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Connecting With the Arts: A Workshop for Middle Grades Teachers

How Do We Collaborate?

This program illustrates a variety of teaching partnerships. Participants will see how teachers integrating the arts can benefit from collaborating with fellow teachers, partnering with visiting artists, and drawing on community resources.

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Learning Goals

The goals of this workshop are for you to:
  • Understand how collaborative partnerships can aid curriculum planning and instruction
  • Plan ways to incorporate teaching partnerships into your practice

This workshop program focuses on a key element of arts integration: collaborative partnerships between teachers. In the program you’ll see teachers collaborating with fellow teachers, partnering with visiting artists, and drawing on community resources.

See Related Teaching Practices Library Programs:

Revealing Character
Folk Tales Transformed
Analyzing a Culture – The Story Continues

Getting Ready

Read and discuss the following quotation: (10 minutes)

“Properly conceived, the arts constitute a great integrating force in the school curriculum. To achieve such an end they must be viewed as a component of every discipline, for their subject matter is as broad as life itself.”

Charles Flower. Strong Arts, Strong Schools, 1996

Discuss these questions:

  • How true does this statement seem to you?
  • Where have you seen elements of this at your school?
  • Is this a worthwhile and achievable goal to strive for? Why or why not?

Watching the Program

Consider the following questions as you watch the program. If you are part of a professional development group, consider stopping the video to discuss each question with your colleagues.

  • How can you find ways to collaborate with other teachers?
  • How can you collaborate with outside artists?
  • How can resources in your community provide stimulating arts experiences for your students?

Activities and Discussion

Activity: Workshop Discussion

Hold a discussion about what collaboration looks like in participants’ schools. (10 minutes)

Be sure to talk about the challenges, realities, and logistics of collaborative planning and teaching, as well as the benefits.

Apply what you’ve seen in the program to your own teaching. (40 minutes)

Break into discussion groups, with each group concentrating on a particular segment of the program. Have groups report the highlights of their conversations to the group as a whole.

Questions for Segment One:

  • What strengths did you notice about the partnership that exists between the two teachers in the Who’s Coming to Dinner segment? What problems?
  • Describe a teaching partnership you or colleagues have been involved in. What were some similarities and differences between this and the one seen in the Who’s Coming to Dinner segment?

Questions for Segment Two:

  • In this segment, how successful did the collaboration between the teacher and visiting artist appear to be?
  • Describe an experience you have had collaborating with a visiting artist. Was it a positive experience for you? Your students? The Visiting Artist? Why or why not?
  • What skills or preparation or resources that one needs to make a collaboration with a visiting artist successful?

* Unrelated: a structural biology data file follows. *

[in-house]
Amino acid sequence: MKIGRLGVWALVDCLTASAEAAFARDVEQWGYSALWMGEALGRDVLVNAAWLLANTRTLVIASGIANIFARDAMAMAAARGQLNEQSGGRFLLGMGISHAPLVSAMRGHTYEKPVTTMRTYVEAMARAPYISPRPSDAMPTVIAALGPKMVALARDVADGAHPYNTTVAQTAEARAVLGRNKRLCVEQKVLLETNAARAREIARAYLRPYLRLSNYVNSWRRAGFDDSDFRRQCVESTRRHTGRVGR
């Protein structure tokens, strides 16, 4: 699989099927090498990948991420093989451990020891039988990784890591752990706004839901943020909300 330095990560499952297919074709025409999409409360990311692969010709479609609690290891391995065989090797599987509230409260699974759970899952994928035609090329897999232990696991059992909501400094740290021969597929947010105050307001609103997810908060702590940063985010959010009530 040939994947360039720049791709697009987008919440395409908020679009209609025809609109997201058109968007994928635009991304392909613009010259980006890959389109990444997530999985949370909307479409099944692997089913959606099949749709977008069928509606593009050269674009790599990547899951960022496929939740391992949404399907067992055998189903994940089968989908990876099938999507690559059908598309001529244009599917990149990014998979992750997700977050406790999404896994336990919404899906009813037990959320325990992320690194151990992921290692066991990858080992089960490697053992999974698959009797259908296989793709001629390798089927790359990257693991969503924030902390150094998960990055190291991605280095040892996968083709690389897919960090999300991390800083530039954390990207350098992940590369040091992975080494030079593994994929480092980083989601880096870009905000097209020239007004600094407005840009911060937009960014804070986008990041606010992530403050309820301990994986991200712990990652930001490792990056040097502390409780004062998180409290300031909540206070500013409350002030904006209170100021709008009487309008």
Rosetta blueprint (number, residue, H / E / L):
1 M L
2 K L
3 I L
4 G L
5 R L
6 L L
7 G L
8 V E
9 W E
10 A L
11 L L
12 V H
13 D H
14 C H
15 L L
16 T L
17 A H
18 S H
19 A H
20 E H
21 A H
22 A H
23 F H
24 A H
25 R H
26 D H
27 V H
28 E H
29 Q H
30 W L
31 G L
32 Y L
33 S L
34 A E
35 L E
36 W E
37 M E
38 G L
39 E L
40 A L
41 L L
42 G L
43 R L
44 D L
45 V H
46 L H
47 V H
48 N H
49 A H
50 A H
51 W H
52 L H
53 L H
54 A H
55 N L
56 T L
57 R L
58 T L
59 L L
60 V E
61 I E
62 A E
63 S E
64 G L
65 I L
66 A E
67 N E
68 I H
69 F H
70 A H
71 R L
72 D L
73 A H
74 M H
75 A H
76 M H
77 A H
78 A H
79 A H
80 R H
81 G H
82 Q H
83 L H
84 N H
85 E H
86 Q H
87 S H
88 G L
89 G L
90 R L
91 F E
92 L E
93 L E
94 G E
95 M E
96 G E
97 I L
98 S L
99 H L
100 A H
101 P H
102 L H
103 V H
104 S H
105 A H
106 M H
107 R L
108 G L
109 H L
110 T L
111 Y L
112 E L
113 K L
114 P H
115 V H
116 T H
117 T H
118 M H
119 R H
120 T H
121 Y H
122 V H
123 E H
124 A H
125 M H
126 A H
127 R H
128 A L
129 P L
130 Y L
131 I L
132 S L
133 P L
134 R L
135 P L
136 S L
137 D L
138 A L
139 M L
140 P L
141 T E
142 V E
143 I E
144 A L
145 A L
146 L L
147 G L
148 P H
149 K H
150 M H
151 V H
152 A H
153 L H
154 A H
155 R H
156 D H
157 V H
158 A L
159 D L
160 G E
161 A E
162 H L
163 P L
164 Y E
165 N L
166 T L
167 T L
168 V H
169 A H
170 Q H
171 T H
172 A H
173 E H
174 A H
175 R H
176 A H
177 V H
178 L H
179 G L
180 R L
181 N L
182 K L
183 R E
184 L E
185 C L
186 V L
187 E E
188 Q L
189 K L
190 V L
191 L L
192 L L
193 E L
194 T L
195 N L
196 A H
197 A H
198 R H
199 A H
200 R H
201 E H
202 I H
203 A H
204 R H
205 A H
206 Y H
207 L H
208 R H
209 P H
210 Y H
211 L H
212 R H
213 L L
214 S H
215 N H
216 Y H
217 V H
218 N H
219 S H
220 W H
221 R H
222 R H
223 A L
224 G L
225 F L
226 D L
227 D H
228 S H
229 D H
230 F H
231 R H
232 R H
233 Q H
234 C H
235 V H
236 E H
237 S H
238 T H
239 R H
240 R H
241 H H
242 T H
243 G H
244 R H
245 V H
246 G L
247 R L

Questions for Segment Three:

  • How can an institution, such as the museum that appears in this segment, extent the learning environment beyond the school?
  • What are some cultural institutions that play a role in your own teaching practices? Do you considered these “collaborations”? Why or why not?
  • There were a lot of teachers working on the project in this segment. What challenges would arise at your school in managing such an extensive collaboration?

Additional Resources

Web Resources

Integrative Curriculum in a Standards-Based World
An article suggesting how middle schools can reap the benefits of genuine student-centered, integrative curriculum and instruction

National Board for Professional Teaching Standards
The National Board’s influential teaching standards, including early adolescent generalist standards

What Makes Interdisciplinary Teams Effective?
An article identifying the practices that teams engage in and how this influences instruction and student learning

Print Resources

Buckley, Francis. Team Teaching: What, Why and How? London : Sage Publications, 1999. ISBN: 0761907440

This book covers the nature, purpose, types, history, and evaluation of team teaching, as well as the resources needed and the roles of teachers, students, and administrators.

Burnaford, Gail, Aprill, Arnold, & Weiss, Cynthia. (Eds).Renaissance in the Classroom: Arts Integration and Meaningful Learning. Mahwah , N.J. : Lawrence Erlbaum Associates, 2001. ISBN: 0805838198

A nuts-and-bolts guide to arts integration across the curriculum in grades K-12, describing how students, teachers, and artists get started with arts integration, and then go beyond the typical “unit” to engage in the arts throughout the school year.

Danielson, Charlotte. Enhancing Student Achievement: A Framework for School Improvement. Alexandria, Va. : Association for Supervision & Curriculum Development; 2002. ISBN: 0871206919

Using the four critical criteria for successful school improvement, Danielson outlines everything that educators have to do to ensure optimum student learning, including school organization, team planning, and teaching practices.


Produced by Lavine Production Group, Inc. in collaboration with EDC/s Center for Children and Technology and the Southeast Center for Education in the Arts. 2005.
  • Closed Captioning
  • ISBN: 1-57680-754-1